Browse Prior Art Database

Insertion and Reading Algorithms for Visualization

IP.com Disclosure Number: IPCOM000112714D
Original Publication Date: 1994-Jun-01
Included in the Prior Art Database: 2005-Mar-27
Document File: 4 page(s) / 164K

Publishing Venue

IBM

Related People

Lehr, TF: AUTHOR

Abstract

An earlier publication (*) describes a data structure and insertion algorithm for visualizing event-driven traces containing asynchronous events in the PieScope (originally written by Professor Zary Segall of Carnegie Mellon University) trace visualization tool. The algorithm is designed for use by visualization tools like PieScope which employ Ghant charts (bars) as the chief means of representing event-pairs. This algorithm contains a number of rules for deciding how to display the events. As the disclosure explains, it is more powerful than algorithms for other trace visualization tools in that it can portray event hierarchies as well as asynchronous events. The algorithm permits the tool to visualize an entire trace or only selected parts of a trace.

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Insertion and Reading Algorithms for Visualization

      An earlier publication (*) describes a data structure and
insertion algorithm for visualizing event-driven traces containing
asynchronous events in the PieScope (originally written by Professor
Zary Segall of Carnegie Mellon University) trace visualization tool.
The algorithm is designed for use by visualization tools like
PieScope which employ Ghant charts (bars) as the chief means of
representing event-pairs.  This algorithm contains a number of rules
for deciding how to display the events.  As the disclosure explains,
it is more powerful than algorithms for other trace visualization
tools in that it can portray event hierarchies as well as
asynchronous events.  The algorithm permits the tool to visualize an
entire trace or only selected parts of a trace.  When the tool
attempts to visualize only part of a trace, the algorithm prevents
the tool from visualizing asynchronous events which begin earlier
than the period being examined but finish in that period.  Thus,
although the events are present in the trace, they are missed by the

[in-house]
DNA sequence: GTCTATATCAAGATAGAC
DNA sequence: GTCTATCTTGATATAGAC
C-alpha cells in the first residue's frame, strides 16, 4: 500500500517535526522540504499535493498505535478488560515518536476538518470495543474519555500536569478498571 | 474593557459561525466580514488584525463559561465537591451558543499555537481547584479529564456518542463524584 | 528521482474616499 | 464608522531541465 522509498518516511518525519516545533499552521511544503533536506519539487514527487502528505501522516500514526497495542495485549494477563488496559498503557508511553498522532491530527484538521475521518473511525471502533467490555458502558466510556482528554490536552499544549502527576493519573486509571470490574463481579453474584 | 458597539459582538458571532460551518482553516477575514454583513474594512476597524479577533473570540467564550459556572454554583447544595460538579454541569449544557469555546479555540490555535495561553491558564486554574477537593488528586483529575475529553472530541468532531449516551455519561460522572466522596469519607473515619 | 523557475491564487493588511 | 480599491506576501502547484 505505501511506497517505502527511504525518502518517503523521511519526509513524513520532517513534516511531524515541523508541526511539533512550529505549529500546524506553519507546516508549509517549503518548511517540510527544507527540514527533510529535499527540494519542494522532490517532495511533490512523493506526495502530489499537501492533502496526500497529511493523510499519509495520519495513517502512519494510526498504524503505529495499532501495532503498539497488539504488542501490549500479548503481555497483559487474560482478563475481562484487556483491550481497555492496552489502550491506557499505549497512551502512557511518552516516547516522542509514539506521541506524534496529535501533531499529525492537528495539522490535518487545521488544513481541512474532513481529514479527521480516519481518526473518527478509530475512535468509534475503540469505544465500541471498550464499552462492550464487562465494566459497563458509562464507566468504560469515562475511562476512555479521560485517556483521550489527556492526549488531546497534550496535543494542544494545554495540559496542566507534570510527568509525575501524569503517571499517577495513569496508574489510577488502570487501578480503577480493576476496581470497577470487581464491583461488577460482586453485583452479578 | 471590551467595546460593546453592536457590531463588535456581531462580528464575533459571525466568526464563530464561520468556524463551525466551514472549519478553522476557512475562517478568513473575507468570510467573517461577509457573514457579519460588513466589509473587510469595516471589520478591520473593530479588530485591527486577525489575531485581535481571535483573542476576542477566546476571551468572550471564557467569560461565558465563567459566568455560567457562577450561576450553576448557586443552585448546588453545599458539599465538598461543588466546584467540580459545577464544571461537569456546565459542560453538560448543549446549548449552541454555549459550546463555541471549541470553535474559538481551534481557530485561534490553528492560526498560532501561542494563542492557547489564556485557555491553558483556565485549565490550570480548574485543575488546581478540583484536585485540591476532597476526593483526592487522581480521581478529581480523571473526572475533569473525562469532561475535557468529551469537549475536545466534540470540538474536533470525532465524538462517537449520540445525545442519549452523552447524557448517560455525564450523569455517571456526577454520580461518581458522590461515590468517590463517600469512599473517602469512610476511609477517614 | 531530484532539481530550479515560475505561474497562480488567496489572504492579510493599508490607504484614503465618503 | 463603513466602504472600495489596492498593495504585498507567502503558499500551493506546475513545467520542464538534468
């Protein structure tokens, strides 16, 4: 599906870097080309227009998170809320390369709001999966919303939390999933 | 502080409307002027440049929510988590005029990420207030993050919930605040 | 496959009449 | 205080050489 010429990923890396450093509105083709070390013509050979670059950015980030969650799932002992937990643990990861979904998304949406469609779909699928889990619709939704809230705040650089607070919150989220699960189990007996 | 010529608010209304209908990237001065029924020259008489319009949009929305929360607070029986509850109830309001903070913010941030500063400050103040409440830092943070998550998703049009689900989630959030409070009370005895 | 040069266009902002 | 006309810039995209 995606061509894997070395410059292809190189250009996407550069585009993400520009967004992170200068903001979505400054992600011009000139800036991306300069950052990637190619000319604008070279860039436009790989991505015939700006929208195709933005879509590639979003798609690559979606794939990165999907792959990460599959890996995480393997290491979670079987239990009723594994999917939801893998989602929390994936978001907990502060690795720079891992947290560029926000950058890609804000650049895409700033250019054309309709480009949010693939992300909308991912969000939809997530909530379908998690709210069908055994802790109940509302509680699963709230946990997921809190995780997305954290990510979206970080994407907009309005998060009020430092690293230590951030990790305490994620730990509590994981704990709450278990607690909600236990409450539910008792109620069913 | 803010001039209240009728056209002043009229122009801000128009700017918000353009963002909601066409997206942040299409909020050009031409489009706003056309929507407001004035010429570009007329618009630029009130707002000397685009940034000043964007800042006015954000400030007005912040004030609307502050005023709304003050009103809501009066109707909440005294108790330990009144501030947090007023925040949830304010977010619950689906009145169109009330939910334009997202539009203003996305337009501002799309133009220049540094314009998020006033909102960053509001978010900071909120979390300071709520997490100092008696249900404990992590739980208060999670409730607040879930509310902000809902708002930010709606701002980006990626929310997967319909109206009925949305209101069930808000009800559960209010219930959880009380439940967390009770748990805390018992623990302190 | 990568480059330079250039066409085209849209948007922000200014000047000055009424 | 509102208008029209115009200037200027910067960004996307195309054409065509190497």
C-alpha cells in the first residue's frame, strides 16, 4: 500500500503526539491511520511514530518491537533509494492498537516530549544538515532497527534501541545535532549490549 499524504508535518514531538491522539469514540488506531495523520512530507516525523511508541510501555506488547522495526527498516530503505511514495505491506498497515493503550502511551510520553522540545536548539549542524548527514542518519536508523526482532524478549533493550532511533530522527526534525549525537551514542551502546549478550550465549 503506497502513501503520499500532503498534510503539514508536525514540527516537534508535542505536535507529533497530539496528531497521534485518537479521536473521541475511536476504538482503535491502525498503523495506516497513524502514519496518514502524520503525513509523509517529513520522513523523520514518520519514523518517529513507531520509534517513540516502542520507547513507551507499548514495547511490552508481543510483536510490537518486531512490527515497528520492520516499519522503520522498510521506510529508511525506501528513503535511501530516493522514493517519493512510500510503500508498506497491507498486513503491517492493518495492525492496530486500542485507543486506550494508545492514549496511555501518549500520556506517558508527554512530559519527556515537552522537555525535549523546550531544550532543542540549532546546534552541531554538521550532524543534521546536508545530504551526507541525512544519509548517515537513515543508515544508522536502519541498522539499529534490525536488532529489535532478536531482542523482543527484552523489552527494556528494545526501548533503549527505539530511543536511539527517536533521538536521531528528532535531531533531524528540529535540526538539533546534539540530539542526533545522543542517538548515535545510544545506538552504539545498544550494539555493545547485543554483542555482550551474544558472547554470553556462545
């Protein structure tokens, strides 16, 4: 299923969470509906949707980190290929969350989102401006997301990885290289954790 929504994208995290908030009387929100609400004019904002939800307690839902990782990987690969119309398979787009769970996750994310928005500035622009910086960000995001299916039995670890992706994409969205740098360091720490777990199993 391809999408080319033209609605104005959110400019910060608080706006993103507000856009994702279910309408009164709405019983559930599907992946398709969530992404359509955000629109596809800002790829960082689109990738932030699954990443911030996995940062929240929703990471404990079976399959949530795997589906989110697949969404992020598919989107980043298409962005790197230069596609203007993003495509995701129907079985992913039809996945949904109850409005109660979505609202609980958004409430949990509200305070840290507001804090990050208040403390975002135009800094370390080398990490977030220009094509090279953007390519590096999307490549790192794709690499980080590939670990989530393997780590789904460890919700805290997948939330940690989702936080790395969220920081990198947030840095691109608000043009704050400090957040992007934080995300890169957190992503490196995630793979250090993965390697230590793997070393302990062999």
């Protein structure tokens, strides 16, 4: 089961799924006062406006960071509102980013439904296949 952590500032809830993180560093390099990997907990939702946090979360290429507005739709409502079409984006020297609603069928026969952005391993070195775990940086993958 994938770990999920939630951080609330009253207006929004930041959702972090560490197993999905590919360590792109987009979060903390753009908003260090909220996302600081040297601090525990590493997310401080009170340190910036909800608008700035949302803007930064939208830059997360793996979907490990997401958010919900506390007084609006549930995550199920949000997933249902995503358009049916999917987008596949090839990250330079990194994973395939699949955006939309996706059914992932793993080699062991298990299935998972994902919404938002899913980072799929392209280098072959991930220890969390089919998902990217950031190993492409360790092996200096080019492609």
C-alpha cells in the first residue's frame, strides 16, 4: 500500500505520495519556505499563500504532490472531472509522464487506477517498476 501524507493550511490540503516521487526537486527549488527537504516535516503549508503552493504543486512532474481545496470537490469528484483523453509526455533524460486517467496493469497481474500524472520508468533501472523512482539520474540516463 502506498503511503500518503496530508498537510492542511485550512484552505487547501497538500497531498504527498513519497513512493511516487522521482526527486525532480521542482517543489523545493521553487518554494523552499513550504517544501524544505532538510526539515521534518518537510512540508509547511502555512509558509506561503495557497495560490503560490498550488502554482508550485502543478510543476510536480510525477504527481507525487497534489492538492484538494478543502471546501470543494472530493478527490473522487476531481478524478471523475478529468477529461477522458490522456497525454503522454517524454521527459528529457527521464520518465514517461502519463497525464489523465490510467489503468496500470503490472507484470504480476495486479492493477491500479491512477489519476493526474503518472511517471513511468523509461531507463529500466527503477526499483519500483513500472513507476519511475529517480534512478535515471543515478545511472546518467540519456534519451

algorithm.  The invention disclosed here corrects for these
omissions.

      Improvement of Insertion Algorithm for Visualization - The data
structure described earlier (*)  describes an object representing
events of a trace.  These objects contain pointers to other objects
representing other events of a trace.  Using the pointers, the
objects are arranged in a tree-like graph.  (It is not a true tree
because it contains cycles.)  See the Figure.

      Ignoring the "b" columns labeled "b1" and "b2", one can see
four rows of bars.  The top three are nested.  That is, excepting the
top bar each bar has a superior bar above it.  The bars in the second
and third rows, begin and end within their superior bar's left
(begin) and right (end) borders.  The bar in the bottom row differs
in that it overlaps the border of the bar above it.  In PieScope,
this bar would represent an asynchronous event.  The objects
representing these superior and inferior bars contain pointers to one
another.

      When PieScope draws the bars, it first checks the object
representing the most superior bars to determine whether they are to
be drawn.  Remember that these bars represent events and their edges
therefore represent timestamps.  PieScope checks these timestamps
before deciding to draw the bars.  If PieScope is looking at only
part of a trace, then it is possible that some bars will not be
drawn.  If no asynchronous events are present in a trace, then
PieScope knows that it does not need to look beneath a superior event
which it decides is not to be drawn.  Unfortunately, the current
algorithm does not provide PieScope with sufficient information for
it to know whether an asynchronous event lies under a superior event.

      With the current insertion algorithm, PieScope must examine an
entire trace each time it draws only a fractio...